Why it matters: OnePlus’ announcement that it would be expanding into the smart TV arena, possibly next year, has been met with equal parts interest and excitement. We still don’t know too many details about its first television, but you could decide what it's called.

Now that founder and CEO Pete Lau has revealed its smart TVs plans on the company’s forums, OnePlus is looking for a better name than the OnePlus TV. Rather than picking one itself, the Chinese firm is running a competition that asks the general public to come up with something catchy.

The OnePlus team itself will be choosing what it considers the best entries. The top ten favorites will make it through to the next round, and each person will receive a pair of OnePlus Bullet Wireless earphones.

OnePlus is also choosing ten entries from its Chinese community. A grand-prize winner will be picked from these twenty combined finalists, with the lucky person receiving the first OnePlus TV, when it’s ready, and an all-expenses-paid trip to the television’s launch event. You can enter the competition, which closes on October 17, here. The ten finalists will be announced on October 31, with the overall winner set to be revealed before December 17.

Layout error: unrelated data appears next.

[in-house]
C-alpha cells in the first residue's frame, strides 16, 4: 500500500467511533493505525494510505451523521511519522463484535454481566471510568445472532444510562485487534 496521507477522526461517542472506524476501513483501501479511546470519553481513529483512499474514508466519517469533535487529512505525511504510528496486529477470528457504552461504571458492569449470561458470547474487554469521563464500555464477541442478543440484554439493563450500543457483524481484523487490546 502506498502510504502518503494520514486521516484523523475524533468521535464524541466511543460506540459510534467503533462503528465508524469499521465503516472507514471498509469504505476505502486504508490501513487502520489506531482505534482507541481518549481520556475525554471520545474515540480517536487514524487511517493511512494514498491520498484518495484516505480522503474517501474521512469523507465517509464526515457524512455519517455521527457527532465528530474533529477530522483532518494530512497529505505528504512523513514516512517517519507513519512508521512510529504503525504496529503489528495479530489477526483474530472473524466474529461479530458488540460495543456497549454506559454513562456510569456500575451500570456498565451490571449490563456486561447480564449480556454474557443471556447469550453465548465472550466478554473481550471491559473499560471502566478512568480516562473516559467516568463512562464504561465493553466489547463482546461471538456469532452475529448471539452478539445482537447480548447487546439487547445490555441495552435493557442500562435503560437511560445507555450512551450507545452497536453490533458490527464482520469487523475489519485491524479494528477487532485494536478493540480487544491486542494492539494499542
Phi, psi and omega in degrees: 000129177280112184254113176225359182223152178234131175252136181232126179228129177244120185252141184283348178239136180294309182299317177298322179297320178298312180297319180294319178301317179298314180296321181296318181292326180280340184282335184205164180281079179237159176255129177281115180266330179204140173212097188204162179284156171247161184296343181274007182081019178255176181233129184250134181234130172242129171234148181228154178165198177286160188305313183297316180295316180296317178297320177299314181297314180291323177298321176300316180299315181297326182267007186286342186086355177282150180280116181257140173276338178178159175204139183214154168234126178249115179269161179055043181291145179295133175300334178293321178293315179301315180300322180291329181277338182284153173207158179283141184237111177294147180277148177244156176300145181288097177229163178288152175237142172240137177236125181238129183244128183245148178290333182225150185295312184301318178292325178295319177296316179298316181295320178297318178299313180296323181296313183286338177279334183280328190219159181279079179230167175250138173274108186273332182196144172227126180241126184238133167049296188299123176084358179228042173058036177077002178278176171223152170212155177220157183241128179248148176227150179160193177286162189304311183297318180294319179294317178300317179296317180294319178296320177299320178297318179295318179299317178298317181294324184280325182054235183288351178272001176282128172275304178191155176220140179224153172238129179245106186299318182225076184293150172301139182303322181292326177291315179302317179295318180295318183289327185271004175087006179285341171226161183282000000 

Since Lau announced the TV, new details have been revealed in his interview with PCMag. We now know it will be a 4K LED model that runs another company’s OS, rather than one created by OnePlus. Lau wouldn’t say who this “big, mainstream provider” would be, but Android TV seems likely. He also described it as including far-field microphones that allow the television to answer questions and control compatible devices from anywhere in the house, making it both a virtual assistant and a television.

"In my mobile phone, I have my calendar agenda. When I get up in the morning, the agenda will pop up in the TV with the local time, weather, temperature, my hotel information, and recommendations for how to dress," he told the publication.

This isn’t the only competition OnePlus is running right now. The company has teamed up with Google for mobile web game Crackables, where one person can win a gaming setup worth $30,000.